Friday, September 5, 2008

Show me the Heartbreak, Baby!

Emotions. In the end, isn't that what grabs us in a fine piece of literature? I know that for me, that moment of OMG, I know just how this character feels is what allows me to suspend disbelief and live another life through the author's words. It's what keeps me turning the pages until the wee hours of the morning.

And I want to be able to do that, damn it!

Whether I'm writing what I actually get paid for (naughty romance), or the more sophisticated pieces I'd like to get paid for, I want to feel a oneness with my characters. But as a writer, I've learned that recreating emotional reality on the pages is far more than a simple regurgitation of events. A single gesture can mean the difference between whether a scene works, or doesn't. Less is truly more. But you know what? Easier said than done.

Edit Torrent is one of my favorite editing blogs and how to create moving depictions of emotion in writing is the topic of conversation this week. Check it out.

Until then, I'll share an excerpt of a novel that's been bubbling for a few months. I'm sharing this passage because it has challenged me, and is still challenging me.

Emotion. Easier said than done.

What are your tricks and tips for drawing your reader into your character's reality? How do you know when you've got a scene that will make your reader care enough to turn the page?


Willow The Wisp, A novel, excerpt

She steps into the downstairs office where their son has spent the last three days watching the opening credits to One Hundred and One Dalmations, over and over again.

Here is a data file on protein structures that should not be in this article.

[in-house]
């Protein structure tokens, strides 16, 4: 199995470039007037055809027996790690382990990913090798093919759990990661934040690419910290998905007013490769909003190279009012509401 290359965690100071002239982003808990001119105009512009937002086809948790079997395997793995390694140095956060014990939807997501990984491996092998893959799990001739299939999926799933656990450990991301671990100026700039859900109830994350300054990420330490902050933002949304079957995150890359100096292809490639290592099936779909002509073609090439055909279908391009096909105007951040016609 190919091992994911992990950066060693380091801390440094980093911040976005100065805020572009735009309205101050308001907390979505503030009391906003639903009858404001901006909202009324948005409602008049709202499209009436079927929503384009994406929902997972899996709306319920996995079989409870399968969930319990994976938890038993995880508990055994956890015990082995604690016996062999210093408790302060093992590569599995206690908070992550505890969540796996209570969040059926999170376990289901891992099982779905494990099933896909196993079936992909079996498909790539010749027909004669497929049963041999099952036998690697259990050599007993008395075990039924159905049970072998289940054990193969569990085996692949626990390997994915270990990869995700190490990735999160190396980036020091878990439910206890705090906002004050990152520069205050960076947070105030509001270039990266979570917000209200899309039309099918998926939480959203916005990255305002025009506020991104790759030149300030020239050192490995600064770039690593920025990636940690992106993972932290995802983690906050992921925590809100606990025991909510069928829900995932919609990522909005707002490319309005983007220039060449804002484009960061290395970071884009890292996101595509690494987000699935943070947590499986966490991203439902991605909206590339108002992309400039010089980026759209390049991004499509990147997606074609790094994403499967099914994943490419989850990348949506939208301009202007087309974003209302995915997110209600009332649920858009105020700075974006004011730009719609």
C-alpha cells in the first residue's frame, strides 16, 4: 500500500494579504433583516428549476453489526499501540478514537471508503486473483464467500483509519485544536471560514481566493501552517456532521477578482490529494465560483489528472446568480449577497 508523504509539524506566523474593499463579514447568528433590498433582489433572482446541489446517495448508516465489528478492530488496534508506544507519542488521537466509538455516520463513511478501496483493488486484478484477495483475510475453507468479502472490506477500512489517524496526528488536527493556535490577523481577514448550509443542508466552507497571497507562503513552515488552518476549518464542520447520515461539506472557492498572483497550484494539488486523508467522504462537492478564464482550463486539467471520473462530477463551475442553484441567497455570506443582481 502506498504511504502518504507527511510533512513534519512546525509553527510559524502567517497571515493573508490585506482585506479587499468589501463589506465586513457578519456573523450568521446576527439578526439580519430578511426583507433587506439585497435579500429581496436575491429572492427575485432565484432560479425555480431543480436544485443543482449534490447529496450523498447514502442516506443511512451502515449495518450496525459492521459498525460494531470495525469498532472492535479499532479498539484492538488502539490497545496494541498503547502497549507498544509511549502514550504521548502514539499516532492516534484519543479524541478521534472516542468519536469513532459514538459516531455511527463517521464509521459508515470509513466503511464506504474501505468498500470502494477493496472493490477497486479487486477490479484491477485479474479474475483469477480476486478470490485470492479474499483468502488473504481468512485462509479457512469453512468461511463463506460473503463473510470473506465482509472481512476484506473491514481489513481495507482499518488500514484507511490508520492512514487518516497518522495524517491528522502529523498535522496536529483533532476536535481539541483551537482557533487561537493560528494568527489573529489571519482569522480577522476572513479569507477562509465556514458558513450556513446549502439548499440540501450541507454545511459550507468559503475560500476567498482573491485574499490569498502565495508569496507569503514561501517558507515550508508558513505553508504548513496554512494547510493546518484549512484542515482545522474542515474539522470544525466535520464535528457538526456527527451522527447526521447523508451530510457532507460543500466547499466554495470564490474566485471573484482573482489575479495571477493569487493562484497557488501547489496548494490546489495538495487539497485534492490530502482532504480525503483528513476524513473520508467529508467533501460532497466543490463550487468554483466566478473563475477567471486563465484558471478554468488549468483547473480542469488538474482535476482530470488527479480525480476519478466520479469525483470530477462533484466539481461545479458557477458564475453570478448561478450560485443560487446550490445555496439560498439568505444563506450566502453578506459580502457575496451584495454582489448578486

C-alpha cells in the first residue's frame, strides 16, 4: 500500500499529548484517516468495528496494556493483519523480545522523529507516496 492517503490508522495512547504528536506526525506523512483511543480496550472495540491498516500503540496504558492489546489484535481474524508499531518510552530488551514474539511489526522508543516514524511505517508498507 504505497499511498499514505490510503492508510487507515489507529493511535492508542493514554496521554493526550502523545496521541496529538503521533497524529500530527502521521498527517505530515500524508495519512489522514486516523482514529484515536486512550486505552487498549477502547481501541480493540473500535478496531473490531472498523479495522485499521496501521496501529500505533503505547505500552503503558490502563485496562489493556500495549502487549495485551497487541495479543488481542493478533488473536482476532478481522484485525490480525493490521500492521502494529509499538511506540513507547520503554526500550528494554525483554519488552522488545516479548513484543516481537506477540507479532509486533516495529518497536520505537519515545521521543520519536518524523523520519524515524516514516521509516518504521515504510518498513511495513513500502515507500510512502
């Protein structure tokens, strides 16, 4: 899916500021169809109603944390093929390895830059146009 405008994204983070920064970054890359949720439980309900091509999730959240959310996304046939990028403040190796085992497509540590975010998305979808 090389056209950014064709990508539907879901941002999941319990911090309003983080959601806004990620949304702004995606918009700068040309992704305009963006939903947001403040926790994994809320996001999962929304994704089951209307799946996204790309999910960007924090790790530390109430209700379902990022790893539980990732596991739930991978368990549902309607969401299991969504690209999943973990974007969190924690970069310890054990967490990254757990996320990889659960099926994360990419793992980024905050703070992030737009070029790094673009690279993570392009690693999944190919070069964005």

Interrupt the flow, and there'll be hell to pay later. So barring the presence of blood or fire, the credits roll, twenty-four seven.

They live hostage to a fifty-seven pound dictator

“What are you crying about now?” Byron asks.

It’s not her husband's question that breaks her heart. It’s the delivery that does the deed, the impatient clip of consonants.

She wants to tell him that she's in mourning, but her tongue sits like stone in the well of her mouth.

She can taste the bitter heat of wasabi and soy sauce that another woman will kiss from his lips tonight, ignorant of the circumstances that drove him to escape in her arms.

She wants to tell him what she knows. But even if the words did break free, what difference would it make? Loving their son back to life, caring for him had consumed the last remnant of the woman Byron fell in love with twelve years ago.

Where had the girl who once righted her lover's world with a plate of strawberry pancakes gone?

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